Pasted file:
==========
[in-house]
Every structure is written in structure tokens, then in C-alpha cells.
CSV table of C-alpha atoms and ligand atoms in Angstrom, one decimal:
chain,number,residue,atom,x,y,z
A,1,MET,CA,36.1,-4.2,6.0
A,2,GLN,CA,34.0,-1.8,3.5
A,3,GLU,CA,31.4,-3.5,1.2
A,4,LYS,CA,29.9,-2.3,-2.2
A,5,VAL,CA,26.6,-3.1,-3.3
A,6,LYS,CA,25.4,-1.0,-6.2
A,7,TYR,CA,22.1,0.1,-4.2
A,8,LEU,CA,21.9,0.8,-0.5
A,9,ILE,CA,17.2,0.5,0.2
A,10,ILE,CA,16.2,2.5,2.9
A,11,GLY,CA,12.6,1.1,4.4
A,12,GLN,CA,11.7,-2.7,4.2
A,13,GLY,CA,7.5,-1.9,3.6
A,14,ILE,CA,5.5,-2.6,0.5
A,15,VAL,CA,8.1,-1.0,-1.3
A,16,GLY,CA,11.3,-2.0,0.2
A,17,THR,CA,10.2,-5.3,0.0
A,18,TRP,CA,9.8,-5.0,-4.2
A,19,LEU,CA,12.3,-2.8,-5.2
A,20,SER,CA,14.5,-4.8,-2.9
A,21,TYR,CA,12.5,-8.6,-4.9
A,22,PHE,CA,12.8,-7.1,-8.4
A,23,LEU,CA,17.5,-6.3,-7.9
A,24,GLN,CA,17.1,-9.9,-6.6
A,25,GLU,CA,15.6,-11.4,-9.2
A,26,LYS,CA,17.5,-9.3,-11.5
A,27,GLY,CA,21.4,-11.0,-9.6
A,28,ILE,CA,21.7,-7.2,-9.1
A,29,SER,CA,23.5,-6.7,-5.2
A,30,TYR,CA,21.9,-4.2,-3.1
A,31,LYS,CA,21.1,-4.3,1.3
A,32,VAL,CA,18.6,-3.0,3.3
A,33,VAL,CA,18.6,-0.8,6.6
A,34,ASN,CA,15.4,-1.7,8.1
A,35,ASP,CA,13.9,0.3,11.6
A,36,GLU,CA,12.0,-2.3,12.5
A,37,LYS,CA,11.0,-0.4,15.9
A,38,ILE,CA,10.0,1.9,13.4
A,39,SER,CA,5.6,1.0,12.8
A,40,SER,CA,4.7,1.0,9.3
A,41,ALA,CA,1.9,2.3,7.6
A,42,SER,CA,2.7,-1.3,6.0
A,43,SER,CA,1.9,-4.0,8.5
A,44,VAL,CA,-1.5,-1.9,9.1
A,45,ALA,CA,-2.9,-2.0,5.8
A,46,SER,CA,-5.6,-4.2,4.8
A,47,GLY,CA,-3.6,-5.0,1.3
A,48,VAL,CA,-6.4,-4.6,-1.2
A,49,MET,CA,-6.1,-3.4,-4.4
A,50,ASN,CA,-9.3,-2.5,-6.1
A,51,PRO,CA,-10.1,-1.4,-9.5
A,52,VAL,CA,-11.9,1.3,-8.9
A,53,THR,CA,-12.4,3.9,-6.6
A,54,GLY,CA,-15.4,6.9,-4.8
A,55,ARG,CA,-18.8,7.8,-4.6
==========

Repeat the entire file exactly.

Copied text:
[in-house]
Every structure is written in structure tokens, then in C-alpha cells.
CSV table of C-alpha atoms and ligand atoms in Angstrom, one decimal:
chain,number,residue,atom,x,y,z
A,1,MET,CA,36.1,-4.2,6.0
A,2,GLN,CA,34.0,-1.8,3.5
A,3,GLU,CA,31.4,-3.5,1.2
A,4,LYS,CA,29.9,-2.3,-2.2
A,5,VAL,CA,26.6,-3.1,-3.3
A,6,LYS,CA,25.4,-1.0,-6.2
A,7,TYR,CA,22.1,0.1,-4.2
A,8,LEU,CA,21.9,0.8,-0.5
A,9,ILE,CA,17.2,0.5,0.2
A,10,ILE,CA,16.2,2.5,2.9
A,11,GLY,CA,12.6,1.1,4.4
A,12,GLN,CA,11.7,-2.7,4.2
A,13,GLY,CA,7.5,-1.9,3.6
A,14,ILE,CA,5.5,-2.6,0.5
A,15,VAL,CA,8.1,-1.0,-1.3
A,16,GLY,CA,11.3,-2.0,0.2
A,17,THR,CA,10.2,-5.3,0.0
A,18,TRP,CA,9.8,-5.0,-4.2
A,19,LEU,CA,12.3,-2.8,-5.2
A,20,SER,CA,14.5,-4.8,-2.9
A,21,TYR,CA,12.5,-8.6,-4.9
A,22,PHE,CA,12.8,-7.1,-8.4
A,23,LEU,CA,17.5,-6.3,-7.9
A,24,GLN,CA,17.1,-9.9,-6.6
A,25,GLU,CA,15.6,-11.4,-9.2
A,26,LYS,CA,17.5,-9.3,-11.5
A,27,GLY,CA,21.4,-11.0,-9.6
A,28,ILE,CA,21.7,-7.2,-9.1
A,29,SER,CA,23.5,-6.7,-5.2
A,30,TYR,CA,21.9,-4.2,-3.1
A,31,LYS,CA,21.1,-4.3,1.3
A,32,VAL,CA,18.6,-3.0,3.3
A,33,VAL,CA,18.6,-0.8,6.6
A,34,ASN,CA,15.4,-1.7,8.1
A,35,ASP,CA,13.9,0.3,11.6
A,36,GLU,CA,12.0,-2.3,12.5
A,37,LYS,CA,11.0,-0.4,15.9
A,38,ILE,CA,10.0,1.9,13.4
A,39,SER,CA,5.6,1.0,12.8
A,40,SER,CA,4.7,1.0,9.3
A,41,ALA,CA,1.9,2.3,7.6
A,42,SER,CA,2.7,-1.3,6.0
A,43,SER,CA,1.9,-4.0,8.5
A,44,VAL,CA,-1.5,-1.9,9.1
A,45,ALA,CA,-2.9,-2.0,5.8
A,46,SER,CA,-5.6,-4.2,4.8
A,47,GLY,CA,-3.6,-5.0,1.3
A,48,VAL,CA,-6.4,-4.6,-1.2
A,49,MET,CA,-6.1,-3.4,-4.4
A,50,ASN,CA,-9.3,-2.5,-6.1
A,51,PRO,CA,-10.1,-1.4,-9.5
A,52,VAL,CA,-11.9,1.3,-8.9
A,53,THR,CA,-12.4,3.9,-6.6
A,54,GLY,CA,-15.4,6.9,-4.8
A,55,ARG,CA,-18.8,7.8,-4.6